Cape Town was ranked 178th in the 27th Mercer Cost of Living Survey. Picture: HPBotha/Pixabay
Cape Town was ranked 178th in the 27th Mercer Cost of Living Survey. Picture: HPBotha/Pixabay

Cape Town and Joburg among most expensive cities in the world to live in as an expat

By Alyssia Birjalal Time of article published Jul 5, 2021

Share this article:

South Africa’s Cape Town ranked 178th and Johannesburg 184th out of 209 cities globally, according to the latest study that ranks the most expensive cities to live in for overseas workers .

The 27th Mercer Cost of Living Survey, showed that Cape Town has moved up nine places and Johannesburg, eight places since its last report in 2020.

Hong Kong (China) which held the number one spot last year has fallen into second position making way for Ashgabat, the capital of Central Asia’s Turkmenistan as the most expensive city to live and work in for 2021.

Turkmenistan's financial crisis, which has led to food shortages and hyperinflation, is cited by Mercer as the reason why Ashgabat's cost of living has risen over the past couple of years.

Beirut (Lebanon) climbed up a massive 42 positions as a result of a severe and extensive economic depression due to an escalation of several crises — the country’s largest financial crisis, Covid-19 and the Port of Beirut explosion in 2020.

Tokyo (Japan), Zurich (Switzerland), Shanghai (China), Singapore, Geneva (Switzerland), Beijing (China), Bern in Switzerland ranked third to tenth respectively.

While Brasilia, Tunis, Tbilisi, Lusaka and Bishkek occupied the last five spots on the ranking list making these cities the least expensive for expats.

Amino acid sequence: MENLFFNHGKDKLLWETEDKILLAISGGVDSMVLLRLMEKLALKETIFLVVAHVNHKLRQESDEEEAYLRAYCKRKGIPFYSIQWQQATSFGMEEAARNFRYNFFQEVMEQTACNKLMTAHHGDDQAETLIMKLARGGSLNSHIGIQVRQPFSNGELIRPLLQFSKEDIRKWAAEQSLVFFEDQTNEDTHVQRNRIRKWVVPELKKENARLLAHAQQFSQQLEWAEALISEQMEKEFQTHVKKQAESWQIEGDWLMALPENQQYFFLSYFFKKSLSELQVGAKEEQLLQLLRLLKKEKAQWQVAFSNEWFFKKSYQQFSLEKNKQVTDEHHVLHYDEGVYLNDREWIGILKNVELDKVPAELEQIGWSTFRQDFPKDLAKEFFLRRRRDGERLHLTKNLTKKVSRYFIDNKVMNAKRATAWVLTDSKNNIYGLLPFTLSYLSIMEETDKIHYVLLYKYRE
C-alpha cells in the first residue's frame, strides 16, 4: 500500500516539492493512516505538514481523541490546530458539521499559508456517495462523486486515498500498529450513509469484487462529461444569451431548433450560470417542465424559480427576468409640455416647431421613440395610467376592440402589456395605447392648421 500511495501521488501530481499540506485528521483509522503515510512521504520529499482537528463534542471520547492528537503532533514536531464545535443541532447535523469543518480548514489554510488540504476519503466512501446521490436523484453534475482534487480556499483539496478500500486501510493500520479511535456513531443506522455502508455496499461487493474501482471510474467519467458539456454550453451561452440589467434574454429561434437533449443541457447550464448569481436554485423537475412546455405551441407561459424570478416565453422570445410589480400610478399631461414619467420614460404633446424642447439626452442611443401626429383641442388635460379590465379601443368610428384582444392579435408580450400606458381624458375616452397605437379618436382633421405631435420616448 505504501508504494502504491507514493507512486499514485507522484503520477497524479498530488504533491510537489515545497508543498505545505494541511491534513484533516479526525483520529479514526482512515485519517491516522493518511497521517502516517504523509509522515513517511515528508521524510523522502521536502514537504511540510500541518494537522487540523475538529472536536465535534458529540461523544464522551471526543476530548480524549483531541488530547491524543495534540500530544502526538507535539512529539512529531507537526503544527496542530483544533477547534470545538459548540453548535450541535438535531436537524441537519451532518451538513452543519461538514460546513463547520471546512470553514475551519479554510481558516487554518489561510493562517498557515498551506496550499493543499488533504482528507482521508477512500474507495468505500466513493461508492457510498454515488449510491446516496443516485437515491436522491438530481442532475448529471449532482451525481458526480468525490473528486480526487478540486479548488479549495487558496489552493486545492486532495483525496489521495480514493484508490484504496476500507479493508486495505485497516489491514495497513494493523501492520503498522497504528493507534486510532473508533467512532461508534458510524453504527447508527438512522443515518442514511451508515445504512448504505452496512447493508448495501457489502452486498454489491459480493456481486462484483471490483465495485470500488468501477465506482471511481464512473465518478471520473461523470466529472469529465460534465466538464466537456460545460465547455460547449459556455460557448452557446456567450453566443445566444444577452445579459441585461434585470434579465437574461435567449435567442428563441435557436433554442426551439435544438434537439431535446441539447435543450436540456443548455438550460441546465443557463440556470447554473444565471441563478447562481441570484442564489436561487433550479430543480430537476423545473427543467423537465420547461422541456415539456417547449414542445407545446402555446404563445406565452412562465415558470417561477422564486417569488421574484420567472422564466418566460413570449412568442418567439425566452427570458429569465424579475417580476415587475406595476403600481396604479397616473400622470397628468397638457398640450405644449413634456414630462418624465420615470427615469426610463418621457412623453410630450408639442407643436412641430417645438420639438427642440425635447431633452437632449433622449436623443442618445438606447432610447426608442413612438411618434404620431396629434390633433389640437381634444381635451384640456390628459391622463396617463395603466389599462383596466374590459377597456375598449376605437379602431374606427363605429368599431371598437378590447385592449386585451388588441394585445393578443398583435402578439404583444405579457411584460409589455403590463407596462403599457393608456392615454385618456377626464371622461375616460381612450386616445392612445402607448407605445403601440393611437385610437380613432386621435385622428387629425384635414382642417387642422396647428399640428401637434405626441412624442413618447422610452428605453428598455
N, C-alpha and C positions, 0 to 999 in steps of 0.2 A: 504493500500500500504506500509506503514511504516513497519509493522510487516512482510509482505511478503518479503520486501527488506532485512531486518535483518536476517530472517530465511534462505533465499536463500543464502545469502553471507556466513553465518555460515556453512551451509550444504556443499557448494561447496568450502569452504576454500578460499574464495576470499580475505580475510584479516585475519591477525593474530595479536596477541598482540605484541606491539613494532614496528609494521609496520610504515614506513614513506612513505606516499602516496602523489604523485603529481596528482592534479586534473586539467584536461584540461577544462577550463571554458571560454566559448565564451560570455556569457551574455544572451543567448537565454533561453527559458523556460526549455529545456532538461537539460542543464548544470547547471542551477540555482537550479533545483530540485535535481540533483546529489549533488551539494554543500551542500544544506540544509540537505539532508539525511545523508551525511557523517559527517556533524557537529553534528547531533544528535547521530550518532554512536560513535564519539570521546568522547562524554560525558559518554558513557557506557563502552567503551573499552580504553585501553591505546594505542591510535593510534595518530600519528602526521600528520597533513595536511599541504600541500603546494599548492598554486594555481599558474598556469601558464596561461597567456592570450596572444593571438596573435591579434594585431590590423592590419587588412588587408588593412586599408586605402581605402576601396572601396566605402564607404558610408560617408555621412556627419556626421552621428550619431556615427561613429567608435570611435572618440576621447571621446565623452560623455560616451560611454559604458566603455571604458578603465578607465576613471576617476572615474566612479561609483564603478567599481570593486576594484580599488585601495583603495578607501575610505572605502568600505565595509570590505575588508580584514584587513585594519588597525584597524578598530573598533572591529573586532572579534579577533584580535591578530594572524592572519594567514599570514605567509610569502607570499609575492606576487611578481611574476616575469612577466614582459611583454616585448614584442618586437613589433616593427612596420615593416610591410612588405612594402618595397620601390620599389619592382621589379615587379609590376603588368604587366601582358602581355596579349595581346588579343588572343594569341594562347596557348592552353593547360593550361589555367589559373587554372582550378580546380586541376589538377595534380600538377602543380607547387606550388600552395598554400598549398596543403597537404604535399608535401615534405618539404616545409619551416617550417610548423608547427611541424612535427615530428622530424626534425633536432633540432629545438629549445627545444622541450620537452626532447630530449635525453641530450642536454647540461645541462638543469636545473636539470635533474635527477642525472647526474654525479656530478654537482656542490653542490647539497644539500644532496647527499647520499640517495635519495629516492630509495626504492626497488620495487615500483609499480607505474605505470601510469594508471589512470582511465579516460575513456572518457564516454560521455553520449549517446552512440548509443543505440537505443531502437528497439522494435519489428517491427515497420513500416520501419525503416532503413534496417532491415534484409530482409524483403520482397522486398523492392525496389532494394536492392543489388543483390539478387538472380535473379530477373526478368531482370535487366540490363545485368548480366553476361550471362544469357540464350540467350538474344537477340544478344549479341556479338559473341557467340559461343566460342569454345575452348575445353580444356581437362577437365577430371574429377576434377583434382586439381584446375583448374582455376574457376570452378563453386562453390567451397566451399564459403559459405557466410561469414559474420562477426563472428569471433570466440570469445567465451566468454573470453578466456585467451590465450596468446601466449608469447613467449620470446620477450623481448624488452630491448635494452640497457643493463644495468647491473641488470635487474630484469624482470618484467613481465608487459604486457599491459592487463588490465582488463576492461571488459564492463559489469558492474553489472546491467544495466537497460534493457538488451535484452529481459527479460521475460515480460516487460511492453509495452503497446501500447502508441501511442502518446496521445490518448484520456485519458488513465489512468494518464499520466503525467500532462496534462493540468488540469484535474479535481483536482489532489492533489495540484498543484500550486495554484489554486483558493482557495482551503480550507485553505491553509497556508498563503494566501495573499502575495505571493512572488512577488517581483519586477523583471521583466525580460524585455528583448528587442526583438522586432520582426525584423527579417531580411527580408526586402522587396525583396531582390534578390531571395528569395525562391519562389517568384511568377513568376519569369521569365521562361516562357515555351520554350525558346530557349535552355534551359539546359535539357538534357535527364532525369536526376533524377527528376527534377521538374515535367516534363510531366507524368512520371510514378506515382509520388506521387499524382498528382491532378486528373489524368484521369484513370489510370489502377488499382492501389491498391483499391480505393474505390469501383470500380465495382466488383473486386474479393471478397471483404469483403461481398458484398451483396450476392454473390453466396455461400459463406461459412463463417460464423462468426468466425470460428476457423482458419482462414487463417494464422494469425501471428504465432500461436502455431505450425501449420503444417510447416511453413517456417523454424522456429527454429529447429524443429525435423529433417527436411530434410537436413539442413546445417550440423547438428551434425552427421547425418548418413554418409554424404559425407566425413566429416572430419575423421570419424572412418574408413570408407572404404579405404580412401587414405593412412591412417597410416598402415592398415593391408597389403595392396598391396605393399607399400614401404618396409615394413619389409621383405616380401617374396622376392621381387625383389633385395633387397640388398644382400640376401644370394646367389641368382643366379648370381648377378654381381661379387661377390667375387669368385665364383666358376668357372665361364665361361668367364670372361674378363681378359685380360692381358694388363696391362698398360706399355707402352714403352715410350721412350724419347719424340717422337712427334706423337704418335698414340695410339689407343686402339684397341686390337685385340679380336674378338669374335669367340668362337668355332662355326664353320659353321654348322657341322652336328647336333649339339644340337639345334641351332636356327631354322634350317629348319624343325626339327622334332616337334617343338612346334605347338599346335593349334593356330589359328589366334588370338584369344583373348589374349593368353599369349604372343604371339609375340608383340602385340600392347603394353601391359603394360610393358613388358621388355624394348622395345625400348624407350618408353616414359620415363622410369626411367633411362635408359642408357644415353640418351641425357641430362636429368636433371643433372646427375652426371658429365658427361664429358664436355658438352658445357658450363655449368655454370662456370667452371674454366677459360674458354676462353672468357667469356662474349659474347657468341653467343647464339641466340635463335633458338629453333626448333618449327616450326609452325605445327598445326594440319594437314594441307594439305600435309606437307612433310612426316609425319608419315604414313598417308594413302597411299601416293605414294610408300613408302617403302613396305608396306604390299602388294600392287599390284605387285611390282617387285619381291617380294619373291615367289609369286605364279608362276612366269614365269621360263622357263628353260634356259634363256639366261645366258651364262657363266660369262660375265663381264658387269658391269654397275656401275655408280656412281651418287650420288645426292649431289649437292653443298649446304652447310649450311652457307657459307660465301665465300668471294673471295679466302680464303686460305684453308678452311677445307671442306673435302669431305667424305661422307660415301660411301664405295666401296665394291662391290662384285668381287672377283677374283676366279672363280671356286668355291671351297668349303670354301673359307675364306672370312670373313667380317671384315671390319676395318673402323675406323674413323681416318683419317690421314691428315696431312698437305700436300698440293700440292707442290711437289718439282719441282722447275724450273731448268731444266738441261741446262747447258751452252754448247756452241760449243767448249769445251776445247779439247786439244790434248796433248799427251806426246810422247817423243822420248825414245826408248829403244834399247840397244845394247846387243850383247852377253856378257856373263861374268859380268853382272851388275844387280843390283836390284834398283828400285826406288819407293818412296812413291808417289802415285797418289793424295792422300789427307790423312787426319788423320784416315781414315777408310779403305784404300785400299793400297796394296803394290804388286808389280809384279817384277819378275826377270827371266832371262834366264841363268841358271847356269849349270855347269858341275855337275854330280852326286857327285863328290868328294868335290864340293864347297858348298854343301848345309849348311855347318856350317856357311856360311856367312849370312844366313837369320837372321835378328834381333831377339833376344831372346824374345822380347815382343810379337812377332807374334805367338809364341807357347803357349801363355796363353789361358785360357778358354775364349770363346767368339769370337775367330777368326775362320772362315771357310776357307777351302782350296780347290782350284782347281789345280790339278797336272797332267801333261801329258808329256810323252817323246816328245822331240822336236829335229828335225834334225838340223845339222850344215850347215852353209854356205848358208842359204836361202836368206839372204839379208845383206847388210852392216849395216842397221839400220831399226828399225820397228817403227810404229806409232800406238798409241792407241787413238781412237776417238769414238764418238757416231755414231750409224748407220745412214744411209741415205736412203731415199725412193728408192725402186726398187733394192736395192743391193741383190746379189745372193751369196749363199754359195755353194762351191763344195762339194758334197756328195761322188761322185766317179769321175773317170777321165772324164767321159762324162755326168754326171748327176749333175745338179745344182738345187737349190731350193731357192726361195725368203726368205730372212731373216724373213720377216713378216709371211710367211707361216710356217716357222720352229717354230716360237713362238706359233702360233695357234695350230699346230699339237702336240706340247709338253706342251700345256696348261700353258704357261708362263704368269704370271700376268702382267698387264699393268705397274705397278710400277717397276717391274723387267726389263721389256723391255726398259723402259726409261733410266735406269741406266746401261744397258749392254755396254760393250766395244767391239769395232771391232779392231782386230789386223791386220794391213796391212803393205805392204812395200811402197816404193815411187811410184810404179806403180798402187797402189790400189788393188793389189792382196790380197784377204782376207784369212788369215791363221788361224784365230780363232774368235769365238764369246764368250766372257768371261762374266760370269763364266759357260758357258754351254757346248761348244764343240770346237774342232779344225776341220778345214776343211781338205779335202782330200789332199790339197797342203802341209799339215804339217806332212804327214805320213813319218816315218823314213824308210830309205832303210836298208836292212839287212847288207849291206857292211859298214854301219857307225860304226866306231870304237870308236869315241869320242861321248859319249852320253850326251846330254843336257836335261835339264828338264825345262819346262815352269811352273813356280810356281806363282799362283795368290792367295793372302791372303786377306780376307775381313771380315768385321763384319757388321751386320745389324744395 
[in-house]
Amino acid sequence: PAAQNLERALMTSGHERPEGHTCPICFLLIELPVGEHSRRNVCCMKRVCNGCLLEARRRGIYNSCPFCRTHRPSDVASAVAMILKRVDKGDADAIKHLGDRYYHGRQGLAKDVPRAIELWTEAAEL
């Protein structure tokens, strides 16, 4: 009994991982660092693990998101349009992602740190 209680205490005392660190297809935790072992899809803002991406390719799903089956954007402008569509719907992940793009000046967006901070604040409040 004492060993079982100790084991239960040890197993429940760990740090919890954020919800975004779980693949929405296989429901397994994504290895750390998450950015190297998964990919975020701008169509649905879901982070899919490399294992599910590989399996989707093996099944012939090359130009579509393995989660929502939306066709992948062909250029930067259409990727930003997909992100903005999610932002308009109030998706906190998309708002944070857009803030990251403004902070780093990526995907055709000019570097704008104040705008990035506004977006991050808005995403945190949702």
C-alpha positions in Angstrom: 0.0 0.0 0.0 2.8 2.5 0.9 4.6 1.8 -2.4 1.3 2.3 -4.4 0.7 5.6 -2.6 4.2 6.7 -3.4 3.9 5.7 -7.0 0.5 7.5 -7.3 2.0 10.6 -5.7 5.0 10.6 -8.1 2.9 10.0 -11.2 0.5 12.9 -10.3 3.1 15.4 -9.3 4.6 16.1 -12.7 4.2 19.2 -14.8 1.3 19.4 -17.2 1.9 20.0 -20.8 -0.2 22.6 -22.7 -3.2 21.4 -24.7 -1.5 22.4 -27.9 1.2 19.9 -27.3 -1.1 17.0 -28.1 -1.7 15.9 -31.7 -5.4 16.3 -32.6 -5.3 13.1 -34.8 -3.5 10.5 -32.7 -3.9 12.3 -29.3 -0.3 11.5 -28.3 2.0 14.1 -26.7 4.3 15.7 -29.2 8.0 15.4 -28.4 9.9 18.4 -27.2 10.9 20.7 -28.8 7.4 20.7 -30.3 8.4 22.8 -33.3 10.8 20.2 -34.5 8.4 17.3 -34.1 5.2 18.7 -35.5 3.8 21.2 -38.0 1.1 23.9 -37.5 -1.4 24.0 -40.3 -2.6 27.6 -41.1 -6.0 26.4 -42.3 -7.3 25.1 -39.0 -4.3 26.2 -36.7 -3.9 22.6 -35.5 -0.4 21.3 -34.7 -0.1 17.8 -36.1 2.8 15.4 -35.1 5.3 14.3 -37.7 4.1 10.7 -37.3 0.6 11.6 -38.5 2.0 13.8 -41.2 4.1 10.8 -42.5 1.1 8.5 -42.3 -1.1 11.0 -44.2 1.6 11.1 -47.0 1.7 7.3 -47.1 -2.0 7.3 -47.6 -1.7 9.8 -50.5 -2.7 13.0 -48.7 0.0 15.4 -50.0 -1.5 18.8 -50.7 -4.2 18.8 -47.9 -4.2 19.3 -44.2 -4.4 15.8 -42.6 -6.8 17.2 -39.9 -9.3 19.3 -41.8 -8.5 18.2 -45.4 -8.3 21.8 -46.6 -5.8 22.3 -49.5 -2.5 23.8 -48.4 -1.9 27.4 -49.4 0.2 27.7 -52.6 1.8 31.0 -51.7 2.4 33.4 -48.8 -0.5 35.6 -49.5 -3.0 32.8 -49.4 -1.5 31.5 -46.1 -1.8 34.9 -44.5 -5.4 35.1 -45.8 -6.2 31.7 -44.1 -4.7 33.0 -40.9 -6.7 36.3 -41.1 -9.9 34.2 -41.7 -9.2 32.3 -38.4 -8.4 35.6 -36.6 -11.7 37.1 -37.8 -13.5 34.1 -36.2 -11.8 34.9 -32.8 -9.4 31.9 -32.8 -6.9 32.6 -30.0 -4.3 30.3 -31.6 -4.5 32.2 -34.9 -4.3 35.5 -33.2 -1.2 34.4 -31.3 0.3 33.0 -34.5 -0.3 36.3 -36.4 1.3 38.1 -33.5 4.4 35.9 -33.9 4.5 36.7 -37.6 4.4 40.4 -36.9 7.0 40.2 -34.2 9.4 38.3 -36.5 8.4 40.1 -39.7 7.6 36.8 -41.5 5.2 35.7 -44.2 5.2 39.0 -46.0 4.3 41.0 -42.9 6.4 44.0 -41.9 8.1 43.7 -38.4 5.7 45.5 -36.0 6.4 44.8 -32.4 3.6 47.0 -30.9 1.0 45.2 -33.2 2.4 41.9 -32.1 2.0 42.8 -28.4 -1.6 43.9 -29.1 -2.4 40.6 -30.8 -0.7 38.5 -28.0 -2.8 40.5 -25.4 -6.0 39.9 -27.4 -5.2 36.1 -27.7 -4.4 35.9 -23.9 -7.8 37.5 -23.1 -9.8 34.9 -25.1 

The rankings demonstrate how currency fluctuation and shifts in the prices of goods and services can affect the purchasing power of expatriate employees.

The survey includes more than 400 cities throughout the world; this year’s ranking includes 209 cities across five continents and measures the comparative cost of more than 200 items in each location.

And the bi-annual report is based on the comparative cost of expenses including housing, transportation, food, household goods, clothing and entertainment, with New York City (ranked 14th on the list) was used as a baseline comparison and currency movements are measured against the US dollar.

The record high inflation has impacted many across the globe, as the Covid-19 pandemic increases the cost of living for expats who live and work away from home.

While South Africa's only two cities on the list, Cape Town and Johannesburg, have been at the bottom of the list in previous years’ studies due to the rand exchange weakness, they have since moved up list, reflecting the pandemic's impact on economies of the world, driving up the cost of living.

Meanwhile in African, N’Djamena (13th), Lagos (19th) and Libreville (20th) are the first, second and third costliest cities in Africa for international employees, while Lusaka (208th) is the least costly city in Africa in which to live and work.

Ilya Bonic, the Career president and head of Mercer Strategy, said the cost of living had always been a factor for international mobility planning, but the pandemic had added a whole new layer of complexity, as well as long-term implications related to health and safety of employees, remote working and flexibility policies, among other considerations.

“As organisations rethink their talent and mobility strategies, accurate and transparent data is essential to compensate employees fairly for all types of assignments. Covid-19 continues to cause unparalleled disruption prompting companies to re-evaluate how they will manage a mobile workforce in a post-pandemic world,” says Bonic.

Share this article: